Once I was a clever boy learning the arts of Oxford... is a quotation from the verses written by Bishop Richard Fleming (c.1385-1431) for his tomb in Lincoln Cathedral. Fleming, the founder of Lincoln College in Oxford, is the subject of my research for a D. Phil., and, like me, a son of the West Riding. I have remarked in the past that I have a deeply meaningful on-going relationship with a dead fifteenth century bishop... it was Fleming who, in effect, enabled me to come to Oxford and to learn its arts, and for that I am immensely grateful.

Thursday, 22 April 2021

Reaction to my Hungarian Heraldry lecture

A few weeks ago I gave advance notice on this blog that I was going to give a talk to the Oxford University Heraldry Society entitled “Hungary Ancient and Hungary Modern: An Heraldic History of the Crown and Lands of St Stephen” on April 8th. That talk has now been delivered, and, thanks to illustrations assembled by a friend into an effective PowerPoint display, went well. It was delivered by Zoom, which meant we had something like fifty attendees. This was more than we usually get and meant that OUHS can link up with other Heraldic groups. That is surely a positive development. From the feedback I have had the talk was a success.

One such response was shared with me from the blog of the Heraldic Society of Scotland which I am copying and sharing as it says nice things about me, but also, and more importantly, comments on one of the images I used, and shows how heraldic art can also be used as striking political comment. It is entitled  Thanks to OUHS :

Many thanks to OUHS secretary, Priscilla Frost, for inviting us to attend an excellent lecture this evening by John Whitehead of Oriel College on "Hungary Ancient and Hungary Modern. The Crown and Lands of St Stephen." This was a tour-de-force of scholarship. One highlight for the present writer was the image of heraldry used as protest.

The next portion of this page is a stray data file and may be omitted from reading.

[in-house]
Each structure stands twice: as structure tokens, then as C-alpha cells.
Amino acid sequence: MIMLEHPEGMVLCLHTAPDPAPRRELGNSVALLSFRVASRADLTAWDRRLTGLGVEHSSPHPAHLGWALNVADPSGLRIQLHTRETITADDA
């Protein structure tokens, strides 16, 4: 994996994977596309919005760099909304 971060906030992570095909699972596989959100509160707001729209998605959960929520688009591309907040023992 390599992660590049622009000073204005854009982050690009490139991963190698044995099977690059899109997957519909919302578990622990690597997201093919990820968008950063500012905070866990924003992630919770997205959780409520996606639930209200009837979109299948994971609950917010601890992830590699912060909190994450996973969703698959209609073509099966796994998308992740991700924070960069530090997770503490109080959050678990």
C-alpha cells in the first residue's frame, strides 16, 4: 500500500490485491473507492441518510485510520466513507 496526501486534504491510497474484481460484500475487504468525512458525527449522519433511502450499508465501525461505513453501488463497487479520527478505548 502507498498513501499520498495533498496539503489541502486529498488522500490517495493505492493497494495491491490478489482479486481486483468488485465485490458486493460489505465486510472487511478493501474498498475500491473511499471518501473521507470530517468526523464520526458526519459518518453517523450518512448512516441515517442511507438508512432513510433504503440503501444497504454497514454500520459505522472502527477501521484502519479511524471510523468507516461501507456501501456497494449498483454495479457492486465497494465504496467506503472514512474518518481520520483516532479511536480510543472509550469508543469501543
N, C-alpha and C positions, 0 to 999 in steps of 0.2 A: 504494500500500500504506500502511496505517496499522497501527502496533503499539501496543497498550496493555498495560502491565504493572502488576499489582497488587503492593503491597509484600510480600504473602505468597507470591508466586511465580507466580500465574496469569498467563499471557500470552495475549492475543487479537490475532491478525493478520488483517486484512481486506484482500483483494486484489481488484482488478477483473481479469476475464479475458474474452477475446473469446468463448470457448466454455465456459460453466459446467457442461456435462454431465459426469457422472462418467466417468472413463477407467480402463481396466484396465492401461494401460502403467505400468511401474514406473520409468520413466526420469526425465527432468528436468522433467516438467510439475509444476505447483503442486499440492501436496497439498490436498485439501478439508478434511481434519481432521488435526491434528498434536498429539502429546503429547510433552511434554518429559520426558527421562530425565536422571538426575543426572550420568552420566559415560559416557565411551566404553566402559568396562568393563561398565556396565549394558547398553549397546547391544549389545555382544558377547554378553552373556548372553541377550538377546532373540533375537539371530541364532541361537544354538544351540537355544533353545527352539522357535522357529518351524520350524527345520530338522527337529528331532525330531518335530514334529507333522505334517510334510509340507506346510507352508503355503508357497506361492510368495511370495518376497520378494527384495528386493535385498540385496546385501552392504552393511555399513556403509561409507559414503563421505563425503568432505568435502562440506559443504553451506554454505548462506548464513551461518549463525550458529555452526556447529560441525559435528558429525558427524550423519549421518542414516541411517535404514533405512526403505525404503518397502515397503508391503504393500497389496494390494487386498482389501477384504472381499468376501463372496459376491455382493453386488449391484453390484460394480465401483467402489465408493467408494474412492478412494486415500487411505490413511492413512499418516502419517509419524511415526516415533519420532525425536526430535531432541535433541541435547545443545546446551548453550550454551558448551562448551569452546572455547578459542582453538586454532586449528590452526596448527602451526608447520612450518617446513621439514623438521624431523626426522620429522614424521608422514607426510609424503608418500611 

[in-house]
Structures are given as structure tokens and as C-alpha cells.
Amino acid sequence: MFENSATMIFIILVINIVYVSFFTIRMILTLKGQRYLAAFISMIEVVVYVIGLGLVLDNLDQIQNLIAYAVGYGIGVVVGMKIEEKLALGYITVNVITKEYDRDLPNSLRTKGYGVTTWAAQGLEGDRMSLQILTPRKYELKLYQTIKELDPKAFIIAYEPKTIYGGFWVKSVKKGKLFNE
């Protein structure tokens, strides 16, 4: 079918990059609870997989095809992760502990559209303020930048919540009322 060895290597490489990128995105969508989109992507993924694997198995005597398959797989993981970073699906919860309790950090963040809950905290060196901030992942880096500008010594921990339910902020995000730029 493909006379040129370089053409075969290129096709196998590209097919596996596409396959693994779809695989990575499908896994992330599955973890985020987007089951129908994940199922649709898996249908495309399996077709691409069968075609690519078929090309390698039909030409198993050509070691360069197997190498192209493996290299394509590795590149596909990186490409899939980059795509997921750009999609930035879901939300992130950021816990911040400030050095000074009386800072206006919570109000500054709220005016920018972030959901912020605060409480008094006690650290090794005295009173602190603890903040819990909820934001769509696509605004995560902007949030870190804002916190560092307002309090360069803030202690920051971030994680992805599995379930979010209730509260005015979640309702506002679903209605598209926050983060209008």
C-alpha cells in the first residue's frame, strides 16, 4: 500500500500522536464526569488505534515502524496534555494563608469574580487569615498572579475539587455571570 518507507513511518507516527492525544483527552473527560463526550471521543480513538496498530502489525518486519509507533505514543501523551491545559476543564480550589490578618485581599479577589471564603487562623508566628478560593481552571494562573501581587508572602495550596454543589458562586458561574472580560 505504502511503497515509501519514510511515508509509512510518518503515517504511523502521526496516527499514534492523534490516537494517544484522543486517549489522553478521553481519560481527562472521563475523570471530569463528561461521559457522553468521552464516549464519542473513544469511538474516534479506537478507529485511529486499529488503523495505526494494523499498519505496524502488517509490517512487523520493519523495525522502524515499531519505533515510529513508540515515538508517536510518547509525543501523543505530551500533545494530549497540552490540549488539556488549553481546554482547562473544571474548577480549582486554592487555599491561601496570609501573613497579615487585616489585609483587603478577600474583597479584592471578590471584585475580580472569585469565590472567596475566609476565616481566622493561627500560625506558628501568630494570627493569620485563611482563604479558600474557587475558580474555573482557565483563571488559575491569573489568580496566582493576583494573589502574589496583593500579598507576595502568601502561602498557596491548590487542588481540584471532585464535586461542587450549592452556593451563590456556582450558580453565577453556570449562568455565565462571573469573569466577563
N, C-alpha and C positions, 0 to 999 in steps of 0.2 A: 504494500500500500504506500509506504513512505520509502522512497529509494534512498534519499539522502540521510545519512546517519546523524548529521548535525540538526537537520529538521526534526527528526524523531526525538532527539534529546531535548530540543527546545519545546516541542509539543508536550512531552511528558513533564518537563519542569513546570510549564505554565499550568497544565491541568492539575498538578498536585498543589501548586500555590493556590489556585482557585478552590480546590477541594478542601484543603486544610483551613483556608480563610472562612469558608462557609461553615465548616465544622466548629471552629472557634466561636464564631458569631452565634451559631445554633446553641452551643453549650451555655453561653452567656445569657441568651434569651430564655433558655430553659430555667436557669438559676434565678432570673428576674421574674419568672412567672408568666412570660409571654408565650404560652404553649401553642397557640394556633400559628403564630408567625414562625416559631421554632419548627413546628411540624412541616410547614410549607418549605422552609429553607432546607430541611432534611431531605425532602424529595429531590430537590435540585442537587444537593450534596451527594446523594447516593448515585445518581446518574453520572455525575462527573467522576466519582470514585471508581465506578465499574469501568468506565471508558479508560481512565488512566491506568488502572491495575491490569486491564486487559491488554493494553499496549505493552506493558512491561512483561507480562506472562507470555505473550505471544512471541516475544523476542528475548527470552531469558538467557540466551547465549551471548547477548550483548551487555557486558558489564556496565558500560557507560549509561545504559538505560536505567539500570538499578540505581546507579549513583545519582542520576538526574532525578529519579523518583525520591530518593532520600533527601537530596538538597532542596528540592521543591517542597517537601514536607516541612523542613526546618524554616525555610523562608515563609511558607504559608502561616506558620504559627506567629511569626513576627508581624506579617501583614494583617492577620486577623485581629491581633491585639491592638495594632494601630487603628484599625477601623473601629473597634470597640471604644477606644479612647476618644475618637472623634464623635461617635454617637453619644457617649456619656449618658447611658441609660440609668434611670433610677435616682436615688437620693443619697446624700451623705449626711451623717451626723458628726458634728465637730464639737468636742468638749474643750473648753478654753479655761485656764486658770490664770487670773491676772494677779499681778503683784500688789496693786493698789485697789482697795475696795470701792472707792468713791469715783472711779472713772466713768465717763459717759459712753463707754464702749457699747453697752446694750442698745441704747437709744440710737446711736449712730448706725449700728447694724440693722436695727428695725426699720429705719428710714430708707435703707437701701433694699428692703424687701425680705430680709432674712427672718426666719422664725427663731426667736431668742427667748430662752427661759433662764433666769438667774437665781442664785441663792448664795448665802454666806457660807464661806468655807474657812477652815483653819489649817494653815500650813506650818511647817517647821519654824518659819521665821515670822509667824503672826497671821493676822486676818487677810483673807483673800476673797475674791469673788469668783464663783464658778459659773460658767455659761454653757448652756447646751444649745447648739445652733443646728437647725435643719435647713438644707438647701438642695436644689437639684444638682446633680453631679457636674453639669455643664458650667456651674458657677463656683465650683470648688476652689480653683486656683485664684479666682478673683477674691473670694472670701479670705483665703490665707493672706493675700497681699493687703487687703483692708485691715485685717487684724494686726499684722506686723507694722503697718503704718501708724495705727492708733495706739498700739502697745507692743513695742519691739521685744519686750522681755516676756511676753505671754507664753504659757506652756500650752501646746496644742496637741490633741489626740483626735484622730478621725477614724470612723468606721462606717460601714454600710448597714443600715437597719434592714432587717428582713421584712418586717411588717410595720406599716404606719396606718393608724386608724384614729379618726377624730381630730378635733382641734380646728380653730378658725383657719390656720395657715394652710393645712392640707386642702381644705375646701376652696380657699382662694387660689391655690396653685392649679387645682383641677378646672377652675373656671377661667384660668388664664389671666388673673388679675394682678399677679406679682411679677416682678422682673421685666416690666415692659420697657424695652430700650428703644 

Here are the arms:

(HungaryAncient impaling Hungary Modern surmounted of the Holy Crown of St Stephen)

Traditionally the bars Argent refer to the four rivers the Duna (Danube), Tisza, Dráva, and Száva.

In 1920 this poster of protest appeared:

The religious and royal elements are cast down and the legend "You have stolen our rivers, you have stolen our montains." is added with the spoiled bars Argent replaced by the names of the rivers. The message in red asks if this should now be the national coat of arms.

Hungary's assent to the Treaty of Trianon on 4 June 1920 ratified the decision of the victorious Entente powers to re-draw the country's borders. The treaty required Hungary to surrender more than two-thirds of its pre-war territories. Irredentism—the demand for return of lost territories—became a central “Maimed Hungary” theme in national politics. The mutilation of the ancient coat of arms captured this idea most effectively.  

The Oxford University Heraldry Society lecture series continues and we are all welcome to sign up to join: 


The next lecture is on May 6th at 6.30 on Heraldry and the Mayflower.

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